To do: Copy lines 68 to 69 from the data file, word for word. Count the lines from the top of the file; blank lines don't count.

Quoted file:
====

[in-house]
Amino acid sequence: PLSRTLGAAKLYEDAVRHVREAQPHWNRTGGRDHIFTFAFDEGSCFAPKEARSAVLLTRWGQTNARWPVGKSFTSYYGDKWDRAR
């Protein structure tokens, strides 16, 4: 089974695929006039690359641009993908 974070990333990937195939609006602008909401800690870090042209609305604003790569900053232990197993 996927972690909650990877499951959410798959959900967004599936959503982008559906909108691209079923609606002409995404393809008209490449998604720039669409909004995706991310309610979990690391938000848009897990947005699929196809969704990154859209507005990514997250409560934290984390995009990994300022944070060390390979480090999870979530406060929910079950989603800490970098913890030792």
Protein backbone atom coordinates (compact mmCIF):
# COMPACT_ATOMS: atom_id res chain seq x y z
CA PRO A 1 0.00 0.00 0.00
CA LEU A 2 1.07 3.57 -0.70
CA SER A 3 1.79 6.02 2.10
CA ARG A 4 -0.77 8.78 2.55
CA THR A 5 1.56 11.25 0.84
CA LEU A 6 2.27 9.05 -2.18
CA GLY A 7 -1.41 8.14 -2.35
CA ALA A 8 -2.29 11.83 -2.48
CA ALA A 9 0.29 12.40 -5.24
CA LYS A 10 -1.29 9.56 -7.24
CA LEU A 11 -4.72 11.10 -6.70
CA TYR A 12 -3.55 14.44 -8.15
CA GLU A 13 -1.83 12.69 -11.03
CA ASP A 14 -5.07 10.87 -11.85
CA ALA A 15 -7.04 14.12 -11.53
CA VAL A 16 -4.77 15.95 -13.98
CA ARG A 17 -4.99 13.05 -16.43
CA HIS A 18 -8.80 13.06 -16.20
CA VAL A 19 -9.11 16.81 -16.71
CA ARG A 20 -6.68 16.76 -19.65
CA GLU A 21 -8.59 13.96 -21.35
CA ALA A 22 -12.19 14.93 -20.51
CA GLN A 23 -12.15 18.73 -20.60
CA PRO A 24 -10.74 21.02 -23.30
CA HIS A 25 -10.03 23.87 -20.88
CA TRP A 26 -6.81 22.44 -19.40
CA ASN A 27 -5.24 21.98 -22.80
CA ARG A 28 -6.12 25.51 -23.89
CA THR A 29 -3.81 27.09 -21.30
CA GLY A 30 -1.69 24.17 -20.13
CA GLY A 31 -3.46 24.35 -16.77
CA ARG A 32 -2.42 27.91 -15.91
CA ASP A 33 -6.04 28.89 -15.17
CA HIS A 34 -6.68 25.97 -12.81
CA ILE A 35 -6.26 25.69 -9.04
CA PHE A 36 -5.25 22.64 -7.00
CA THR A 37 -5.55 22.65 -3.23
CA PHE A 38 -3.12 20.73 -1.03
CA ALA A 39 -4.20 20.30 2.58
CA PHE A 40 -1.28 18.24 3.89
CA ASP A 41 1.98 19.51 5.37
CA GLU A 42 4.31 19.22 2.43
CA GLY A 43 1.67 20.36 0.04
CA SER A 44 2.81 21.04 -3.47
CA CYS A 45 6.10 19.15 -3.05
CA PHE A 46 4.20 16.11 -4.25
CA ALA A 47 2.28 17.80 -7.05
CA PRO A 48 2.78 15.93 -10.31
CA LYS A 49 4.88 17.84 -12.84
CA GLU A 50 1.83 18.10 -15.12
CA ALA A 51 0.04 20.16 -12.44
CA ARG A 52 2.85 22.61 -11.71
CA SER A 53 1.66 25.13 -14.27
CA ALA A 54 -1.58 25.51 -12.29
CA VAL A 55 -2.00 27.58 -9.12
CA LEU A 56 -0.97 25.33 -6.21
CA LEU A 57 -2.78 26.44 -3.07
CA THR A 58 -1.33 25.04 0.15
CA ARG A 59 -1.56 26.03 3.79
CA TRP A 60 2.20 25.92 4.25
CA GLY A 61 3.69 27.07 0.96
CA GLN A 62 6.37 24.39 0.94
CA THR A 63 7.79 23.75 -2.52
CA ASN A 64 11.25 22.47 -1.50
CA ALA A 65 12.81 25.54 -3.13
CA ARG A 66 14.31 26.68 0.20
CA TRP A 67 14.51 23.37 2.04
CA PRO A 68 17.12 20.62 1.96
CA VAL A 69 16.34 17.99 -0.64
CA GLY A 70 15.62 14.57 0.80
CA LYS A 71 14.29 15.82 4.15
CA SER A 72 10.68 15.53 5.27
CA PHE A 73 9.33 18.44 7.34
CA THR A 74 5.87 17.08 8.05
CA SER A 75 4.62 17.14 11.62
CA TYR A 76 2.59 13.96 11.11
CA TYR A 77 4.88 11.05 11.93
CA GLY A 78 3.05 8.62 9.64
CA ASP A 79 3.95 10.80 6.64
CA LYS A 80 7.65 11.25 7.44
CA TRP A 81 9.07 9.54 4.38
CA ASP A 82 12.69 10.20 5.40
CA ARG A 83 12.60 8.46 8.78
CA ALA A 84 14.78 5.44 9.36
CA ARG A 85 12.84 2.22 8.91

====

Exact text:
CA THR A 63 7.79 23.75 -2.52
CA ASN A 64 11.25 22.47 -1.50